Here are the 25 quarts of canned peaches, plus a few pints of fig preserves.  Again, the figs are from Mom’s tree.25 quarts of peaches

Pickled beets.  So. Very Good.

pickled beets

 

6 quarts of apple sauce and 6 quarts of apple juice, courtesy of two crates of apples I took off my friend’s hands.  She was short on time and long on apples!  I have another case of apples in the garage, plus a few more trees that need harvesting in Mom’s garden when they ripen.

making applesauce and apple juice

Before the next week is over, I’m going to pull all the basil out of my garden and make a mondo batch of pesto for the freezer.  Now that fall rains have started, and the weather is cooling down, I’m going to harvest all my tomatoes and do what I can with them.  (Tomatoes and basil in the greenhouse, I’ll leave them there, and move in any pots I have- hopefully I can get a few more weeks of on-the-vine time, and I’m hoping the basil will last.)

We ate our first red tomato tonight with dinner, it was AMAZING, but I just know we won’t get many more.  There are a few that are pinking up, and I’ll let them ripen in newspaper.  I’ve been collecting green tomato recipes- I’ll load some gallon bags up for the freezer, to use them in curries this winter.  I’ll pickle a few quarts too, but that seems like such a leap of faith- the best recipe I could find on allrecipes.com says it takes 3 months for them to pickle in the refrigerator.  What if I don’t like the brine?  I had an AMAZING pickled green tomato from a friend a few months ago- she bought it at a store, so I can’t get the recipe.  But it had the funk of a good green olive, plus a little heat.  Oh my wow, it was good.  If anyone has a favorite pickle brine, please share!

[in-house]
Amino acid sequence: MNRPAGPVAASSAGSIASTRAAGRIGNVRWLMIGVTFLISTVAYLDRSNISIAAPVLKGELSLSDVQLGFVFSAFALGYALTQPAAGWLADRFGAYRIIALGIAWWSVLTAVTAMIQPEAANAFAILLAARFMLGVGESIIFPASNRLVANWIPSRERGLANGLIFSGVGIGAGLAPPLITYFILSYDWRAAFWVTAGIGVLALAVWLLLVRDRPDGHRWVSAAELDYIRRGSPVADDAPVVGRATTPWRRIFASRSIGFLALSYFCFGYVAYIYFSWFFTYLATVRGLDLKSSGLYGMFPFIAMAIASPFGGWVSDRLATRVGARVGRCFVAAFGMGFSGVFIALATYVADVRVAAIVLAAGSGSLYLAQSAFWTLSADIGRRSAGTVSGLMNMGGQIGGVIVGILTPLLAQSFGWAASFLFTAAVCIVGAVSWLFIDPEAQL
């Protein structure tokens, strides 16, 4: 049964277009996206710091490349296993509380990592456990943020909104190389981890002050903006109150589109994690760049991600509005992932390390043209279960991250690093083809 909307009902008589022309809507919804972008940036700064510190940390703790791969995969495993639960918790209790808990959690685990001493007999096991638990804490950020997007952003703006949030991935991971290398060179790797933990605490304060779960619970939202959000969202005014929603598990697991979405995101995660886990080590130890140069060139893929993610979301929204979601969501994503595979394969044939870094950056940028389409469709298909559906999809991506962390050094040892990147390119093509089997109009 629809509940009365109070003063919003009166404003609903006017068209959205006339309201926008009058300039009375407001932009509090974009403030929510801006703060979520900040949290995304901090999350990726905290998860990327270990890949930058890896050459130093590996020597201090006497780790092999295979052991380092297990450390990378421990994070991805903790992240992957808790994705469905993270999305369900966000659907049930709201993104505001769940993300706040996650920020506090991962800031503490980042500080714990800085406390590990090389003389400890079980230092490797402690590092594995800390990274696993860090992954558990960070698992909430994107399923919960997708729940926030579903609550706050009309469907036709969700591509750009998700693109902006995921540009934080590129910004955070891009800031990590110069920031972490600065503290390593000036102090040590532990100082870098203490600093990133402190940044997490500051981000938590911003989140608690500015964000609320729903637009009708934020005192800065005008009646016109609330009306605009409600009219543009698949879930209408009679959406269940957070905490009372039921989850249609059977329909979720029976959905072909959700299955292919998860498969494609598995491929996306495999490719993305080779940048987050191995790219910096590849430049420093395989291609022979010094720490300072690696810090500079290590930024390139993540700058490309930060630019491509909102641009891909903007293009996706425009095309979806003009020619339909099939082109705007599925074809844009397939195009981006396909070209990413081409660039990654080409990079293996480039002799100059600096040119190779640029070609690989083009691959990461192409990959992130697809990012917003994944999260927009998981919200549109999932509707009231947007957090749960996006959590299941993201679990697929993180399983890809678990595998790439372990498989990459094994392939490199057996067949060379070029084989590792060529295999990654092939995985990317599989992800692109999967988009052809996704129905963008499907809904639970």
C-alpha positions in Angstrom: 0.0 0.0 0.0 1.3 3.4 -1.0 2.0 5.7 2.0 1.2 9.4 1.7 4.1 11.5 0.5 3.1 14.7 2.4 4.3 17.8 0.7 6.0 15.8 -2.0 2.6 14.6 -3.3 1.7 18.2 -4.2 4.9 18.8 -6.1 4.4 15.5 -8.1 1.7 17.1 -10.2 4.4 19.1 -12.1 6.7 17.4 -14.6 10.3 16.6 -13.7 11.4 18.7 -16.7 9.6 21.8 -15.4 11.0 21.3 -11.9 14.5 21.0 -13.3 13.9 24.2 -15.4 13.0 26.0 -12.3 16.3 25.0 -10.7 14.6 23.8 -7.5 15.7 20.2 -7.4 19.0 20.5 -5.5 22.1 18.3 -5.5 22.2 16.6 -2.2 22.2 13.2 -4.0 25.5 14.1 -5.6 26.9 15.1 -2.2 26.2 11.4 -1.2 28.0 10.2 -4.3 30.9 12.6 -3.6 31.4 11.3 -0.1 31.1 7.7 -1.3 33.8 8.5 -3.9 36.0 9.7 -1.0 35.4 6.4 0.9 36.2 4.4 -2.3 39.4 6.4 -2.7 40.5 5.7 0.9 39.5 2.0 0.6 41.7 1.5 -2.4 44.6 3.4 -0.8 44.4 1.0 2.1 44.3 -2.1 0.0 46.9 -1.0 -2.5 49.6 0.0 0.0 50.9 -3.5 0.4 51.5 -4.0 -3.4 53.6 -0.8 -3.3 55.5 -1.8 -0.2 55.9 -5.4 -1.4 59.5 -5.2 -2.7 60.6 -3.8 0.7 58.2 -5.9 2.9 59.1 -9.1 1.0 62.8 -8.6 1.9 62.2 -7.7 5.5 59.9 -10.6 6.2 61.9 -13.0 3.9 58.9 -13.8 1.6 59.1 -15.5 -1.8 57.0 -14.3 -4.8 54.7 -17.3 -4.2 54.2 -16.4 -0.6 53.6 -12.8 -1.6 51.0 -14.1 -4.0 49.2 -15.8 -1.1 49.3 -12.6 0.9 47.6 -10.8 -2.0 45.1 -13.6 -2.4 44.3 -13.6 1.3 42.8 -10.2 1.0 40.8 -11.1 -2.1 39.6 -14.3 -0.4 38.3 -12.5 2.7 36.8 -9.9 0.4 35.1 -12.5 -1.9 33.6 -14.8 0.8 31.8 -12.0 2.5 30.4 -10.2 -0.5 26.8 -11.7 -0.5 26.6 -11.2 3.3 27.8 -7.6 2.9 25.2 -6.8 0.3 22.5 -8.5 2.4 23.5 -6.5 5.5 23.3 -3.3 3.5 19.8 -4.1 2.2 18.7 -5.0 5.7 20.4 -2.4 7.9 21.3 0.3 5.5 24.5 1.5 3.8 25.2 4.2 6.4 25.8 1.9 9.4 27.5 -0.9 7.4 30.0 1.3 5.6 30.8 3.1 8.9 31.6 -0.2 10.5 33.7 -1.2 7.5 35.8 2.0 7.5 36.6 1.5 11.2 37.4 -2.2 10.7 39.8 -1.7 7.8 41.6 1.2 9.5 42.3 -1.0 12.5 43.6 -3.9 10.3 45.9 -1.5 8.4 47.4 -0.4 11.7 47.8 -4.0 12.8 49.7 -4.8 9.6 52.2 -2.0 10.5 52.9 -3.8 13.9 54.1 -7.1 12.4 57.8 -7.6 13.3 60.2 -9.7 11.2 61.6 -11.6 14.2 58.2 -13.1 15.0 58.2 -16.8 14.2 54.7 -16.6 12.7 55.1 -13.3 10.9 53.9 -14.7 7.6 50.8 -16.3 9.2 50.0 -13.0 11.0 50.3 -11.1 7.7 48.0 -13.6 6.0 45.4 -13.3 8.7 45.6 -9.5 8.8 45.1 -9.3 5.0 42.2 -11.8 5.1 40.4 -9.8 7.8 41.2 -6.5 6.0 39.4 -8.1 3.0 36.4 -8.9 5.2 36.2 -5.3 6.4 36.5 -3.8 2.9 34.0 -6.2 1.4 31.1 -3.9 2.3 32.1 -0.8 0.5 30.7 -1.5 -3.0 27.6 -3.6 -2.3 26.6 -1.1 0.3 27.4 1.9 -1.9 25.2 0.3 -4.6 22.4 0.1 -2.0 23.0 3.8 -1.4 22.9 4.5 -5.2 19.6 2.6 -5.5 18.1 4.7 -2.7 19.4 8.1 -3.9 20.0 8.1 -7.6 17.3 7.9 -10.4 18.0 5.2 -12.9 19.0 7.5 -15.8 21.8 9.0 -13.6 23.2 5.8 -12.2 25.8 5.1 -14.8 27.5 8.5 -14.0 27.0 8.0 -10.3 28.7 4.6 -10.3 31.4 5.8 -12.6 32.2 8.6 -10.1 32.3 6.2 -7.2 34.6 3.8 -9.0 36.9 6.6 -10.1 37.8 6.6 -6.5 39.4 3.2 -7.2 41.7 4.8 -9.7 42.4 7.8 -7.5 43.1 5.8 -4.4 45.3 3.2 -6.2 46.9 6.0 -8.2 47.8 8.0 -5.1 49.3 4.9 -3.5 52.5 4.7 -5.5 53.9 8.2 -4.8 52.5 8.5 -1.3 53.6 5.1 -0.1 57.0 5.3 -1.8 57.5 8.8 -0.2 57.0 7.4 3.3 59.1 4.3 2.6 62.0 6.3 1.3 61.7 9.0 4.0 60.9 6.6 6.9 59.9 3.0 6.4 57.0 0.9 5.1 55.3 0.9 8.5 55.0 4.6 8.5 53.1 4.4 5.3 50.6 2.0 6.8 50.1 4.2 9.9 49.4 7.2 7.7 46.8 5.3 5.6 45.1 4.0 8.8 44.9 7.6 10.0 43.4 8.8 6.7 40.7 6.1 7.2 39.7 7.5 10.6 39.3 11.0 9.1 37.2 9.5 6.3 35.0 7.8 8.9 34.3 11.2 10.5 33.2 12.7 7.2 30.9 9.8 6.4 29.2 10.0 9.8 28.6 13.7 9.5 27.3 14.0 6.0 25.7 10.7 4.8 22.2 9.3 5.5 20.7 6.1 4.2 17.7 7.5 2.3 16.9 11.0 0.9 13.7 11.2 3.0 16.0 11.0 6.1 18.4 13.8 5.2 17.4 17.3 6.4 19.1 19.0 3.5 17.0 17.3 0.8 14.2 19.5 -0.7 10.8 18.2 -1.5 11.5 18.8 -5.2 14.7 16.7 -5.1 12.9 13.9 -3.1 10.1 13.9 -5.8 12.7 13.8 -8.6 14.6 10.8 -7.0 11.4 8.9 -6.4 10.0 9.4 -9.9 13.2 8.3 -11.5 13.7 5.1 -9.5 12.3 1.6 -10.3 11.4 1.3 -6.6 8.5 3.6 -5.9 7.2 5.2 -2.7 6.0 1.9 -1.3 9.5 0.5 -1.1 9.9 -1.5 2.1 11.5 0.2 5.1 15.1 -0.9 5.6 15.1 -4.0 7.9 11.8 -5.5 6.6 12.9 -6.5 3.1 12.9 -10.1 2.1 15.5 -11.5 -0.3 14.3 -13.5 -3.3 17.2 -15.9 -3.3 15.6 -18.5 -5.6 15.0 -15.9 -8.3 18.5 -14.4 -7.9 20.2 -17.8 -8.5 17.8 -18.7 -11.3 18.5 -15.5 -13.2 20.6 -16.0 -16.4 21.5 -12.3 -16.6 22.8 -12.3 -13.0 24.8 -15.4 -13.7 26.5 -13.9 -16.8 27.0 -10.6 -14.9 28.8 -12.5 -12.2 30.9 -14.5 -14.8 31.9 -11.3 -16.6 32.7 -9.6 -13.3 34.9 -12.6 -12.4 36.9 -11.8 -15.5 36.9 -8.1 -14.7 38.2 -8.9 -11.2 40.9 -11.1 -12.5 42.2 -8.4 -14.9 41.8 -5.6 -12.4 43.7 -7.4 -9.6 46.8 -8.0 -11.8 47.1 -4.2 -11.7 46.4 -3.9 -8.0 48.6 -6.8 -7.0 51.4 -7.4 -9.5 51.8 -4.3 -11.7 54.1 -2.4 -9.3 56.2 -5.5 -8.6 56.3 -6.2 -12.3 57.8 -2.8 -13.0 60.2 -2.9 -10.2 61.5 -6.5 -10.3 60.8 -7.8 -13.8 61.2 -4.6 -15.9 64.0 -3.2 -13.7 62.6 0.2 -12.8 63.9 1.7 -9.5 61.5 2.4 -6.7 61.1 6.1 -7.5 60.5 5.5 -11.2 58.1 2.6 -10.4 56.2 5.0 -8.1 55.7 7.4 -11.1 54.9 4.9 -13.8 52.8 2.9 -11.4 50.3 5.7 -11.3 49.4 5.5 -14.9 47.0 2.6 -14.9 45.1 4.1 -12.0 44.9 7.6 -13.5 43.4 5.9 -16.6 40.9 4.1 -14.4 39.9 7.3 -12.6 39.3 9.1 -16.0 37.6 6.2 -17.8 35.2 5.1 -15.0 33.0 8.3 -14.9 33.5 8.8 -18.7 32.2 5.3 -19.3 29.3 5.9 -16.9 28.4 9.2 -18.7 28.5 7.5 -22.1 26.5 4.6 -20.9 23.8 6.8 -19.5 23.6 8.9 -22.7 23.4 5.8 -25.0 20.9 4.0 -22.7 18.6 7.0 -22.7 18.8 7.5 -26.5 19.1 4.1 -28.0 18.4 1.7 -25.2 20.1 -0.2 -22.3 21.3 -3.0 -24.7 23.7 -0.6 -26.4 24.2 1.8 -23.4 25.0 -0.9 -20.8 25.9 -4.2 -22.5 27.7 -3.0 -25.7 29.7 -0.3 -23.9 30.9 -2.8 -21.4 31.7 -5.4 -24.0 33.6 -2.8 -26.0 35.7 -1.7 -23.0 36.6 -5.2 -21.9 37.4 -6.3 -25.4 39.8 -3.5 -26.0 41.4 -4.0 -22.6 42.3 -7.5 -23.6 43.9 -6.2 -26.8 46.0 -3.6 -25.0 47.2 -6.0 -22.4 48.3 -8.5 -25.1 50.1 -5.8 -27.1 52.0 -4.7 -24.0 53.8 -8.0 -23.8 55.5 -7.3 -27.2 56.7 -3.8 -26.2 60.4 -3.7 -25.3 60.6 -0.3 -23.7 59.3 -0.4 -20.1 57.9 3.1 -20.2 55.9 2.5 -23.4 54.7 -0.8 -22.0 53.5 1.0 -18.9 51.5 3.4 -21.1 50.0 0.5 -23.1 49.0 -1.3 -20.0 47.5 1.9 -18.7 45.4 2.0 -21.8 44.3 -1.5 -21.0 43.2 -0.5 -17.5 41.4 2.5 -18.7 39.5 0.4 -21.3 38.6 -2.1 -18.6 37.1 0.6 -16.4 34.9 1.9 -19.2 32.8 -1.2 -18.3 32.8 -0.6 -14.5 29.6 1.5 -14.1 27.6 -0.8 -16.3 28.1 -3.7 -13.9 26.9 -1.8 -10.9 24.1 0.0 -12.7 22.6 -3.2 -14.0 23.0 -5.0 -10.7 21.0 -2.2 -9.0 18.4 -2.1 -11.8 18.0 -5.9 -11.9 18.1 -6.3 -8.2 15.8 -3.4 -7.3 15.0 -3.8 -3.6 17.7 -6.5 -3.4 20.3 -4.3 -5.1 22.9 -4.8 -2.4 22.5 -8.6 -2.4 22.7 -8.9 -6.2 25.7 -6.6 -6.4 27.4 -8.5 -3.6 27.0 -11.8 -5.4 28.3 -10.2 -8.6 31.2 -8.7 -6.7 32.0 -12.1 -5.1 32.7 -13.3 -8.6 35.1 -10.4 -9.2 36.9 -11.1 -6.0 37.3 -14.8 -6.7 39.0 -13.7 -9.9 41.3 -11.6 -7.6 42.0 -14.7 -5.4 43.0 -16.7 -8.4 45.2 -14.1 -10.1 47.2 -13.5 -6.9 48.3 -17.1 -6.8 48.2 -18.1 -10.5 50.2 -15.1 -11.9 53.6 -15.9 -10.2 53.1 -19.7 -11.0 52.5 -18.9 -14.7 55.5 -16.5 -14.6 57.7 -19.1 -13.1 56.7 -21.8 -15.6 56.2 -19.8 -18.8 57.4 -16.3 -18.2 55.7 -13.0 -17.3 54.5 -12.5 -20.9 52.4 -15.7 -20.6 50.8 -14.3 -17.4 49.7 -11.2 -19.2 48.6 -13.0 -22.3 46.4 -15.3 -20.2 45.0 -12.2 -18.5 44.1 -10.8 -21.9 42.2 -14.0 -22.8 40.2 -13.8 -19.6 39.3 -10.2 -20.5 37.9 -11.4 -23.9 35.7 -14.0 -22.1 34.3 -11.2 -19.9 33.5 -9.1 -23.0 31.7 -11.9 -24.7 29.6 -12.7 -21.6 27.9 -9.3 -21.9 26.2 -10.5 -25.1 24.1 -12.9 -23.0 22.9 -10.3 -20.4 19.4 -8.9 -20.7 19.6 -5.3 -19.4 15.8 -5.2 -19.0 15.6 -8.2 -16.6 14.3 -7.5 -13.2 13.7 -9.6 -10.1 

Things To Do This Week

To Do:

  • Transplant tomatoes to gallon pots
  • Transplant gallon tomatoes to larger greenhouse pots- my early girls will live in the green house this year
  • Transplant basil to planter pots
  • Weed west garden strip
  • Spread finished compost by cucumber seedlings
  • Feed and paper the large worm bin
  • Vacuum upstairs
  • Make yogurt
  • Pit and freeze bing cherries
  • Teach 1st grade lessons 10-14, plus review of first section
  • Library
  • Wash darks, whites, kids, and towels
  • Sew baby gifts
  • Order pictures and fill frames for family photo wall
I’m hoping to get all the garden transplanting done tomorrow!  The cherries and library and half the laundry are done already, plus two of the five lessons and the vacuuming.  Not such a bad list, right?
Have I mentioned my girls are fruit fiends?  I started them on the cherries- we pulled all the stems off our 3 pounds of bings, and started pitting them.  Wonder Boy needed his dinner, so I left them on the  kitchen floor with an assortment of bowls.  Pitting cherries is one of Ernie’s favorite kitchen tasks, so this wouldn’t be a problem at all!  Umm…so why were then 40 more pits and pitted cherries when I came back?  I’m pretty sure this isn’t going to fix Mimi’s explosive digestion issues, that’s for sure.